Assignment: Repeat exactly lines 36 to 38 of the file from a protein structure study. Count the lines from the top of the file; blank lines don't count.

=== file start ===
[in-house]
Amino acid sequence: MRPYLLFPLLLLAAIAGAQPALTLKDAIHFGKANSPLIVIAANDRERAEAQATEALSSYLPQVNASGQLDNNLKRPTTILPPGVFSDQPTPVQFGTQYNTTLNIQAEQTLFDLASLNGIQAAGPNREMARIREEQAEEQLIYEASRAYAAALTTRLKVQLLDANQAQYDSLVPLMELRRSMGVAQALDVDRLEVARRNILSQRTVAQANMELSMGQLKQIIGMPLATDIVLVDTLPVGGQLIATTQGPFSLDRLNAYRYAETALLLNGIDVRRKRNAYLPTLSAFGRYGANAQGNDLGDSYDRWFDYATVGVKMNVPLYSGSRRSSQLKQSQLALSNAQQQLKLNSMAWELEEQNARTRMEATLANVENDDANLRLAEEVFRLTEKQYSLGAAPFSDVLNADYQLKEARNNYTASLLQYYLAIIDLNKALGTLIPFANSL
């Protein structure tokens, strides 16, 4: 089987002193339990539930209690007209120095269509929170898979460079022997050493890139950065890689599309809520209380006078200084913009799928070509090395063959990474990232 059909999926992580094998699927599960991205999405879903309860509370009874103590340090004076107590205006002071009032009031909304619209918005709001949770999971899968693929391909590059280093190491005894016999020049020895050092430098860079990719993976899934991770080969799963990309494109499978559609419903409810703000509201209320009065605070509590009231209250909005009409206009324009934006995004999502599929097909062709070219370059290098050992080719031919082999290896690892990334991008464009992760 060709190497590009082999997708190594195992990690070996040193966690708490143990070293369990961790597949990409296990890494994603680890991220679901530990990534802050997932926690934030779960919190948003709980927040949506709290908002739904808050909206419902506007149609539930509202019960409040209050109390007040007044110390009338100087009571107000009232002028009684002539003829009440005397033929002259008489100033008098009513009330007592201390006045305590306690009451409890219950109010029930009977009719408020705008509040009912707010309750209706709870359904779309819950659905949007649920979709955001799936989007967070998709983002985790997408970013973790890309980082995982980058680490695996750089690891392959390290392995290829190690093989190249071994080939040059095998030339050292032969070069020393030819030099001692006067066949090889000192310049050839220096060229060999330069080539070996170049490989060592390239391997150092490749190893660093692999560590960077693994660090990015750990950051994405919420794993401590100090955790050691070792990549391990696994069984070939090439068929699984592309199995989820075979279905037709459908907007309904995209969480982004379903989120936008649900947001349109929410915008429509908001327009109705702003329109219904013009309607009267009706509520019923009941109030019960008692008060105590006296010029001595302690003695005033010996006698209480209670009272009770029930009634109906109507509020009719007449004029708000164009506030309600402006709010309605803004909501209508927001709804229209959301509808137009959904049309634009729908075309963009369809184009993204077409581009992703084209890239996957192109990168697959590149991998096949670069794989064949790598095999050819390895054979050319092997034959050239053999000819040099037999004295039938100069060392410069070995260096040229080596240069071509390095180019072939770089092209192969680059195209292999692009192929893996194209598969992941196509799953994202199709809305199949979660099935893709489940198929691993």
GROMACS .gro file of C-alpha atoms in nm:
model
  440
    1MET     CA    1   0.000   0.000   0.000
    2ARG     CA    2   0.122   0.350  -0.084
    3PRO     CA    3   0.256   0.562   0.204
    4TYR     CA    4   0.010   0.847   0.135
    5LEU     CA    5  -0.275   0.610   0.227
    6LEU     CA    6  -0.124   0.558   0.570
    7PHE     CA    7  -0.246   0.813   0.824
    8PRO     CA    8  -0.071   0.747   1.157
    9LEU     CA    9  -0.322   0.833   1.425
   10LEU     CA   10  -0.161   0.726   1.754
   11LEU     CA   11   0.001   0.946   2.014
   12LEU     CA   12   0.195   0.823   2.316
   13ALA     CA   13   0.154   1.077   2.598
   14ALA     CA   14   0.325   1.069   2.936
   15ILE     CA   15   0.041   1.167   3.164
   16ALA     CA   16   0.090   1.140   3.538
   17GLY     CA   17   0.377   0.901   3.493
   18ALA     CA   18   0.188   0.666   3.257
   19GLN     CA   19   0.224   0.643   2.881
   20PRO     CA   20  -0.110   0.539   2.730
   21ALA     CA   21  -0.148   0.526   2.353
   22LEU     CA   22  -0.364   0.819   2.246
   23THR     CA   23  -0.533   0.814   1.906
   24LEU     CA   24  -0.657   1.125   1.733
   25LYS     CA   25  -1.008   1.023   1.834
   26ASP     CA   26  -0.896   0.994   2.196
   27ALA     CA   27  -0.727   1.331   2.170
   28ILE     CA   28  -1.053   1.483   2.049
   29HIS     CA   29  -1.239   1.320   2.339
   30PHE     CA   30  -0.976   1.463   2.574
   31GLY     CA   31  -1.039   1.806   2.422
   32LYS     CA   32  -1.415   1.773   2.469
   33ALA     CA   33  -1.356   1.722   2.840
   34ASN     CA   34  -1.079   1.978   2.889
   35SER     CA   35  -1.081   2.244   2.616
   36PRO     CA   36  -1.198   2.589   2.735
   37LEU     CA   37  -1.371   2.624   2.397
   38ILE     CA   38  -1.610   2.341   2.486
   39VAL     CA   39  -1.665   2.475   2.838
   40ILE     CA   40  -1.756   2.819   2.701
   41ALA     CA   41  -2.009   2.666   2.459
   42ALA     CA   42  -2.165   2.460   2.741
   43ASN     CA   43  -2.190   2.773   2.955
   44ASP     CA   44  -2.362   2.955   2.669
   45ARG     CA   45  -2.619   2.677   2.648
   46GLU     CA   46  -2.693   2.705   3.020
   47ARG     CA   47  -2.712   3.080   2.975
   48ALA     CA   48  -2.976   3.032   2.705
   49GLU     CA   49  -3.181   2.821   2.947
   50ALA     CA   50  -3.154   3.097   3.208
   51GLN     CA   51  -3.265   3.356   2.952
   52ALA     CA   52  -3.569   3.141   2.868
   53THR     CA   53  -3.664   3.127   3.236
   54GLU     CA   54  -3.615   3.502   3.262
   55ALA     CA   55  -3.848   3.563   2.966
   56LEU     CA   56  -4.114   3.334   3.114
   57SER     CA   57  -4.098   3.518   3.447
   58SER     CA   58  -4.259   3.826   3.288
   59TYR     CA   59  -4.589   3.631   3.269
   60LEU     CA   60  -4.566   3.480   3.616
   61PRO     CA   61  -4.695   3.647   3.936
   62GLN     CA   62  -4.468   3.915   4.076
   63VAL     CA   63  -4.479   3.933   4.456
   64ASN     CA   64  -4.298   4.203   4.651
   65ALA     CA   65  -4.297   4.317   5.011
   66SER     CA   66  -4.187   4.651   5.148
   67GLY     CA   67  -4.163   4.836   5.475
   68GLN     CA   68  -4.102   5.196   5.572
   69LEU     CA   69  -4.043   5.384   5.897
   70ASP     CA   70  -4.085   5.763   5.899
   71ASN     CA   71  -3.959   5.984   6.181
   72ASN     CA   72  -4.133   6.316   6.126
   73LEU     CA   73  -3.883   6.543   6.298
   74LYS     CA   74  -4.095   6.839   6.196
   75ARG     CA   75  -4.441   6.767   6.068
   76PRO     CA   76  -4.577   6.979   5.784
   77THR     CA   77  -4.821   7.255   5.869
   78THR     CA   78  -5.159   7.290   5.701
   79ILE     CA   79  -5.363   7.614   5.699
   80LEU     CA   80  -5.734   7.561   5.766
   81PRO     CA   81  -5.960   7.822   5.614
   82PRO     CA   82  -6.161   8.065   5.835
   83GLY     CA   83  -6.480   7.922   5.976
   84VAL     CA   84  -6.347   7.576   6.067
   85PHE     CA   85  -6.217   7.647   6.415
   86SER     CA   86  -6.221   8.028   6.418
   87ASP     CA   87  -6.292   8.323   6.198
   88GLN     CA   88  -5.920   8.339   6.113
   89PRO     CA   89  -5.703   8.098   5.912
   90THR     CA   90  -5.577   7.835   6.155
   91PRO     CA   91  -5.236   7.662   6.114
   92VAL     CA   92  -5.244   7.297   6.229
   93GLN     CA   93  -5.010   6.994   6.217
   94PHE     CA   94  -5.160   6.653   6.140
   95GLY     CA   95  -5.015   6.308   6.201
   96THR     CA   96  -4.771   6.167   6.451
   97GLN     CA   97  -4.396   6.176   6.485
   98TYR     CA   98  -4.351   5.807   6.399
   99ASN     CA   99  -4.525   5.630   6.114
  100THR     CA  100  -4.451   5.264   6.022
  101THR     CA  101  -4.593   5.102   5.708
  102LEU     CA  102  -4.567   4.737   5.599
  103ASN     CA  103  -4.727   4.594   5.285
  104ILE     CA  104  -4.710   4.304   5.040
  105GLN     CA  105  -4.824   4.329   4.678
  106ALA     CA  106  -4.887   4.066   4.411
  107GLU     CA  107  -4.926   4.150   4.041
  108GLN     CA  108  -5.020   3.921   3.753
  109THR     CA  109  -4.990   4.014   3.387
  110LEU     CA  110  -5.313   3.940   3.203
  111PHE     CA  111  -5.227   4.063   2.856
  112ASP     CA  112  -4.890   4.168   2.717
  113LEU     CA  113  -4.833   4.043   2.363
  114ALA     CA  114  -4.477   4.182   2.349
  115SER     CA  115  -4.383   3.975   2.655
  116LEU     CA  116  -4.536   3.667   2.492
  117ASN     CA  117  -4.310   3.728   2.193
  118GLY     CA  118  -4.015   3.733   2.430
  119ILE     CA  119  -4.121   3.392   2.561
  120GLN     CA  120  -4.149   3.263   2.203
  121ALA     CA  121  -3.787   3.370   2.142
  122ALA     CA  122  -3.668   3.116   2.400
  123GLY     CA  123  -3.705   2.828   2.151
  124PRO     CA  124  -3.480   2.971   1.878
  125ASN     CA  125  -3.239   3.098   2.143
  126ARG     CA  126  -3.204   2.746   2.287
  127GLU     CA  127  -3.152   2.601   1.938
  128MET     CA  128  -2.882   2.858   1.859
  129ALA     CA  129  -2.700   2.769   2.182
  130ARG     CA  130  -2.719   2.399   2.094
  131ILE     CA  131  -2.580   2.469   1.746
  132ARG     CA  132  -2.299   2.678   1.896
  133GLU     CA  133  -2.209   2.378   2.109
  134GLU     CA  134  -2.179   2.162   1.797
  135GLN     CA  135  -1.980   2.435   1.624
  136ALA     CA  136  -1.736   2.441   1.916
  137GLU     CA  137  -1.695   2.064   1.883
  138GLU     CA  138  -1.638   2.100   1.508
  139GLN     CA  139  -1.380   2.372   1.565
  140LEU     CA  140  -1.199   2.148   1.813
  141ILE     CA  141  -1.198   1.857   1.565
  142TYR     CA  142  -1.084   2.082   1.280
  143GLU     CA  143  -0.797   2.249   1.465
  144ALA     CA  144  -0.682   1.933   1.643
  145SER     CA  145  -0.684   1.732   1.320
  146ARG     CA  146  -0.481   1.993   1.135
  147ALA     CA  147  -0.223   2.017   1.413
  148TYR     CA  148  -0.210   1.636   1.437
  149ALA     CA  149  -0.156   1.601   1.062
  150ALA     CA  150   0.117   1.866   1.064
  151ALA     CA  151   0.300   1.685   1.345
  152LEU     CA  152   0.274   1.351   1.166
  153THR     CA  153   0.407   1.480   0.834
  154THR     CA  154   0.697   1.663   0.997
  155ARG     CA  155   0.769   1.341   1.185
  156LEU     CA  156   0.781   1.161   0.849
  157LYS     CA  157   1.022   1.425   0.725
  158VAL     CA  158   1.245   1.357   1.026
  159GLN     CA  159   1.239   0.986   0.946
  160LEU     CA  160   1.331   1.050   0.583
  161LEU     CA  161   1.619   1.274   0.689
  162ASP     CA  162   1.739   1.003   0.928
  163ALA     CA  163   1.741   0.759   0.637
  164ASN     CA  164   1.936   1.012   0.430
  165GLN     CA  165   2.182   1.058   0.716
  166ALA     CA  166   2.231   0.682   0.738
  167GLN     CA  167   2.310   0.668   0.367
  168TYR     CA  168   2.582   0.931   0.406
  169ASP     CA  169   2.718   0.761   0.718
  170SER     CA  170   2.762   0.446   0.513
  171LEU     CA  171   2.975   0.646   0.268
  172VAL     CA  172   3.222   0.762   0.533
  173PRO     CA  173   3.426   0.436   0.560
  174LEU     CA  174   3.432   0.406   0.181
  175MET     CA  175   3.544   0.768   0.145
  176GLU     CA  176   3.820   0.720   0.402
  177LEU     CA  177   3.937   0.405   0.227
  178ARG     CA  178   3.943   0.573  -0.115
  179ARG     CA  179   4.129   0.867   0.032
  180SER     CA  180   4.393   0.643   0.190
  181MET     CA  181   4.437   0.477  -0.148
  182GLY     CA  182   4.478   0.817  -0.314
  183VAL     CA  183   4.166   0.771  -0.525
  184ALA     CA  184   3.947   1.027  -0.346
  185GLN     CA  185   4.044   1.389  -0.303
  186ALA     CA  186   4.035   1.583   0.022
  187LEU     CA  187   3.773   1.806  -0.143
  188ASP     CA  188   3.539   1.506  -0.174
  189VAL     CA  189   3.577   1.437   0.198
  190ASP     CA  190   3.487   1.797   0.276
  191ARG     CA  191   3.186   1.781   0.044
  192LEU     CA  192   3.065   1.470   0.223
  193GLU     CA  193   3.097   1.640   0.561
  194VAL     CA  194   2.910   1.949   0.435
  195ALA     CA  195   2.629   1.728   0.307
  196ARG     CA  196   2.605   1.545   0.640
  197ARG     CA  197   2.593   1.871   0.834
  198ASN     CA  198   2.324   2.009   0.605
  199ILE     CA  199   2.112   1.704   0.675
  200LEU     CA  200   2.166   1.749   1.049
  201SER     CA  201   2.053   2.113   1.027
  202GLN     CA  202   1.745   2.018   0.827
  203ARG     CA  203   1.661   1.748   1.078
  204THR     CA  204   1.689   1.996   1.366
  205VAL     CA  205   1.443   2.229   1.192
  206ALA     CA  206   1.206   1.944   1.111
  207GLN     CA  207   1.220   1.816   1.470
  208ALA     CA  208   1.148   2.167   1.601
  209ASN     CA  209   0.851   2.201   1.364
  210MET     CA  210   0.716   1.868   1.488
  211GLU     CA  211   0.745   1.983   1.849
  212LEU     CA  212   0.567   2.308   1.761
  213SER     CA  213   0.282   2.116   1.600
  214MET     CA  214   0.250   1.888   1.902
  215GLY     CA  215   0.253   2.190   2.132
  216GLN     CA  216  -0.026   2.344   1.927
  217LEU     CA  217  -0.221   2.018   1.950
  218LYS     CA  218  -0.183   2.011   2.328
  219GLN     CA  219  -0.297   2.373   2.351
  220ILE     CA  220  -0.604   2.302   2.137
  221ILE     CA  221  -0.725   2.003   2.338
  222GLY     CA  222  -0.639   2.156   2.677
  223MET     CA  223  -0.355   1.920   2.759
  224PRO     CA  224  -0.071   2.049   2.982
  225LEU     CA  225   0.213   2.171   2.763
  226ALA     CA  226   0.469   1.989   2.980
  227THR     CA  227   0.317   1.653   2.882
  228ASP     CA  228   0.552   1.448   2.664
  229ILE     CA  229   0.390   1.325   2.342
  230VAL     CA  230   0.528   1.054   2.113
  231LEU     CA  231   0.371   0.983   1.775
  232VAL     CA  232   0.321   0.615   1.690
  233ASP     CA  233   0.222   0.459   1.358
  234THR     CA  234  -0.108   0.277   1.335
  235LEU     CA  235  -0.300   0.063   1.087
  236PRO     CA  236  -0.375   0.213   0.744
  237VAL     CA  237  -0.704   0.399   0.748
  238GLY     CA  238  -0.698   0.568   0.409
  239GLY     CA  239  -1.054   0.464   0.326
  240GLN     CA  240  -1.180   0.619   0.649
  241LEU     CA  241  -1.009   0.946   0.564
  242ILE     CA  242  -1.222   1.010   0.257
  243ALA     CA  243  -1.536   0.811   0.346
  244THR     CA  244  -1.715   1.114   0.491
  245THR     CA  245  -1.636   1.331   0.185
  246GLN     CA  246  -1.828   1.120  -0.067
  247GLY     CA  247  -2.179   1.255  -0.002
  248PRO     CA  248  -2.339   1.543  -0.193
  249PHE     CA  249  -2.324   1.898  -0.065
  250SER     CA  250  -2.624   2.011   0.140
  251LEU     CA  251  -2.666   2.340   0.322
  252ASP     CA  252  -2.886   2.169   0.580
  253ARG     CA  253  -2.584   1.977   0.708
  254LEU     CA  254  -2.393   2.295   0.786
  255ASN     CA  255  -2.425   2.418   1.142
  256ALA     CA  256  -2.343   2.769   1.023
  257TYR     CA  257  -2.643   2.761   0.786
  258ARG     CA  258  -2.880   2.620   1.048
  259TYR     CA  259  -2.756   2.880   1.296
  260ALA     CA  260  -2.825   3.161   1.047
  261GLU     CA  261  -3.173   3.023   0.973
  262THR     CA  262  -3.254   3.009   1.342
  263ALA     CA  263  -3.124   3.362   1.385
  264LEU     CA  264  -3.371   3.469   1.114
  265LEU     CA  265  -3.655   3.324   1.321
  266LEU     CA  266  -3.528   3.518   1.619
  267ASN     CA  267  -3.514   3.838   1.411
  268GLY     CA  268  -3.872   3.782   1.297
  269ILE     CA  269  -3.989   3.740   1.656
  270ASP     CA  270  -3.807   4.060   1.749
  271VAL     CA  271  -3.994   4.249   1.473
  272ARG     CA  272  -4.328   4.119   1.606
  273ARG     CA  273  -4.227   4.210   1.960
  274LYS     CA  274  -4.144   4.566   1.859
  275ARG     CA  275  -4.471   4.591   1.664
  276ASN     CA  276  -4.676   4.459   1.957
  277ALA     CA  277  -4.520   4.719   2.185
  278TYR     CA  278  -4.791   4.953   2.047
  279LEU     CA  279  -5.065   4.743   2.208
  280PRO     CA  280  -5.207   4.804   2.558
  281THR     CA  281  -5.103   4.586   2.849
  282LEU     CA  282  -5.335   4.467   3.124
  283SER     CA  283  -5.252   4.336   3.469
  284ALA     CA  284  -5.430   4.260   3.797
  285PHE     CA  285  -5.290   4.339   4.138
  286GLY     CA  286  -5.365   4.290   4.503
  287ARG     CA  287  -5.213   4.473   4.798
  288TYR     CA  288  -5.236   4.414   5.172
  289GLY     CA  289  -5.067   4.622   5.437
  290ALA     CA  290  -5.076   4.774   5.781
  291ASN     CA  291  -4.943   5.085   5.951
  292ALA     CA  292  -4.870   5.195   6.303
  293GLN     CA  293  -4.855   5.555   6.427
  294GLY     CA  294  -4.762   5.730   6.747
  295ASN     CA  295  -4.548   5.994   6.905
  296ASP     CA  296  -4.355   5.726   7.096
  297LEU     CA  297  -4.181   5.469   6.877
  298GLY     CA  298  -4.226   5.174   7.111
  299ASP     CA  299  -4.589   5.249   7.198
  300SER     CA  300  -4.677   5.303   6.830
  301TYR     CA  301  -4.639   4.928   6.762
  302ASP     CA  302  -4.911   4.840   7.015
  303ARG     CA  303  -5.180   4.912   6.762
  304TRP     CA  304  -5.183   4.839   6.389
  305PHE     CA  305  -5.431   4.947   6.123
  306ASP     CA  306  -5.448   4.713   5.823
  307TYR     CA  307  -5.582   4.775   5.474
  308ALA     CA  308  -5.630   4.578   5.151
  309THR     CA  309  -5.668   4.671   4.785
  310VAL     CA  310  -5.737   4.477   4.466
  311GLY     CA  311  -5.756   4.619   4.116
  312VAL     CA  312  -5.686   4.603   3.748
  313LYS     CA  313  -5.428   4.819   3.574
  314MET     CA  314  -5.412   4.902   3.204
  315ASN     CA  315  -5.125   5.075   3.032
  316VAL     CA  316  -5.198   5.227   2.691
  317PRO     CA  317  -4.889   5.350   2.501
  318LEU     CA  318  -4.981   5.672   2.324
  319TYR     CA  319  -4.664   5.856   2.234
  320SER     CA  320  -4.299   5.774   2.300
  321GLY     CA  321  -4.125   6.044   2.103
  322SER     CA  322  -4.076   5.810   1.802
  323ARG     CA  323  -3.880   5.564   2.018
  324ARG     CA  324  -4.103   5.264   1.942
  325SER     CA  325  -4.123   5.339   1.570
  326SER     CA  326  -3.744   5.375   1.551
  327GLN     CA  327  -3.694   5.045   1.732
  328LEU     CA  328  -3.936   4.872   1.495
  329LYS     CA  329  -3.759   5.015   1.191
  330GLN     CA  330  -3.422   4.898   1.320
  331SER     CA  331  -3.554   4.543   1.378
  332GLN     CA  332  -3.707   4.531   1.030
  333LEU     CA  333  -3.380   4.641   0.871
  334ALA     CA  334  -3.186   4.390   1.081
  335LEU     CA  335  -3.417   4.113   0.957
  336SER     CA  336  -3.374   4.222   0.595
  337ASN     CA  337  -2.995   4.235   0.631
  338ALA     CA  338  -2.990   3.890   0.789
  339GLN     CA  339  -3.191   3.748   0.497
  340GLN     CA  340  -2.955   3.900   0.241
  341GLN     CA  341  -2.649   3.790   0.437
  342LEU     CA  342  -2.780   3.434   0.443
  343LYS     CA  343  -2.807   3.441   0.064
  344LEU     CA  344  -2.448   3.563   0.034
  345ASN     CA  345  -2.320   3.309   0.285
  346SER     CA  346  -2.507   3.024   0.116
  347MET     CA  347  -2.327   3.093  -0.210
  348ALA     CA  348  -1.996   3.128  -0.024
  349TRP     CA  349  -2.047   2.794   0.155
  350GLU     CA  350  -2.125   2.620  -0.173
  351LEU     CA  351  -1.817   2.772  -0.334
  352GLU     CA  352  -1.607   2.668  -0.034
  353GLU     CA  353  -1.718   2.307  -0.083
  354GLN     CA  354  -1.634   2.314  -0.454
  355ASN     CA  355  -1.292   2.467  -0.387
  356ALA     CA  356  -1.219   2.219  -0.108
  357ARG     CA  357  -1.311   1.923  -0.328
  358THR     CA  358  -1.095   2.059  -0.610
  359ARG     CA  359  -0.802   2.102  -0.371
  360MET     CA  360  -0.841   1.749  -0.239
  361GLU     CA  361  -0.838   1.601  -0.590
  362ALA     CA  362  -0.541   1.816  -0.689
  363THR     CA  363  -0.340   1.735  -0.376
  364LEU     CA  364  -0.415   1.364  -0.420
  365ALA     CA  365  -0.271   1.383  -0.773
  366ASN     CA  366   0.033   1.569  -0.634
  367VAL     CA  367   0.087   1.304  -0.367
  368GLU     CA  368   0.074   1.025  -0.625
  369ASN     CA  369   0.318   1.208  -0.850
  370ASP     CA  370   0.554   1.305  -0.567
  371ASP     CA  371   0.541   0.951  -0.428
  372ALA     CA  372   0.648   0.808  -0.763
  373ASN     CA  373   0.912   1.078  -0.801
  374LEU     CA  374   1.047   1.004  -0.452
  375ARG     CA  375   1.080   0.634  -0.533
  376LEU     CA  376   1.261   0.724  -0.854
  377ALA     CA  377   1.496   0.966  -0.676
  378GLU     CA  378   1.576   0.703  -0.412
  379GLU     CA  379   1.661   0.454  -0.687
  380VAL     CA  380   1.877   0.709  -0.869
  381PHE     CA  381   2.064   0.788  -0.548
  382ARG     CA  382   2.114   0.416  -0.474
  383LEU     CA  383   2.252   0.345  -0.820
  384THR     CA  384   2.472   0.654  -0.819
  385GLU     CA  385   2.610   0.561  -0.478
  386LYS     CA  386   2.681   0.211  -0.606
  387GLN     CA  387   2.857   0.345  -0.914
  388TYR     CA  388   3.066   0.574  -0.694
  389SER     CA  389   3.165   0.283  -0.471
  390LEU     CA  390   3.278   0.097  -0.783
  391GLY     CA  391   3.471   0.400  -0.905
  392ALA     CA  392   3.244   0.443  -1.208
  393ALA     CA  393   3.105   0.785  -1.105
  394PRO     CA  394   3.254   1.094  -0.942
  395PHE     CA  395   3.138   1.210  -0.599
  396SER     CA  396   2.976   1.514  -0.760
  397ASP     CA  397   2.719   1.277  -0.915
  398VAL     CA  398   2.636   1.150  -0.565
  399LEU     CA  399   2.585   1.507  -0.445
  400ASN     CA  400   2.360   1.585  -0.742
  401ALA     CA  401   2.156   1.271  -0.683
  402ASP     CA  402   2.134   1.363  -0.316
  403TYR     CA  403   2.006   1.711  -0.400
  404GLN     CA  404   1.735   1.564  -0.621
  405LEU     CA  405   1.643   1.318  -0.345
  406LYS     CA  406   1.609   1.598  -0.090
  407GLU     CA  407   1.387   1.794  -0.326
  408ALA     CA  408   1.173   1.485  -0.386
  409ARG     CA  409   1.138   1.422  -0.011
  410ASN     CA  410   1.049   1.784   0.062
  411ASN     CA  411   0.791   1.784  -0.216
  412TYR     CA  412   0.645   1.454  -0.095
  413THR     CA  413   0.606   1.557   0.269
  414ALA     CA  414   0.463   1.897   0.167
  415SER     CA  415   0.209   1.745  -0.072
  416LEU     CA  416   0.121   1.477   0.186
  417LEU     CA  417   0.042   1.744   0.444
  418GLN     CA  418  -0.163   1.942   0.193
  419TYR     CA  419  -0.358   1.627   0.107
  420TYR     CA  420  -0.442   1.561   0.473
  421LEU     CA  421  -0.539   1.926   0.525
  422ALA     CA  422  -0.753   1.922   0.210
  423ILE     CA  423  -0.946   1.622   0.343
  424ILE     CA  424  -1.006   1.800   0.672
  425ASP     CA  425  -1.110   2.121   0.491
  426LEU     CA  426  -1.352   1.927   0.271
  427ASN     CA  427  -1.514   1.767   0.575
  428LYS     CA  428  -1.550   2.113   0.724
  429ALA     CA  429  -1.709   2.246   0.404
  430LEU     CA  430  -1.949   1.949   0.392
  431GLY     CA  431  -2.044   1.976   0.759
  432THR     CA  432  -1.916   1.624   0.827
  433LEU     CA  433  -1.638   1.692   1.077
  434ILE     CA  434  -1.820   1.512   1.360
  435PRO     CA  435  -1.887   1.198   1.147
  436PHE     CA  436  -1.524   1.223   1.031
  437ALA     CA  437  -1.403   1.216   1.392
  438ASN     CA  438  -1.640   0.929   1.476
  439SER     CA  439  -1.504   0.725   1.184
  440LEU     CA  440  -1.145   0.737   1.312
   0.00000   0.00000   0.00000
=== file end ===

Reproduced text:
   30PHE     CA   30  -0.976   1.463   2.574
   31GLY     CA   31  -1.039   1.806   2.422
   32LYS     CA   32  -1.415   1.773   2.469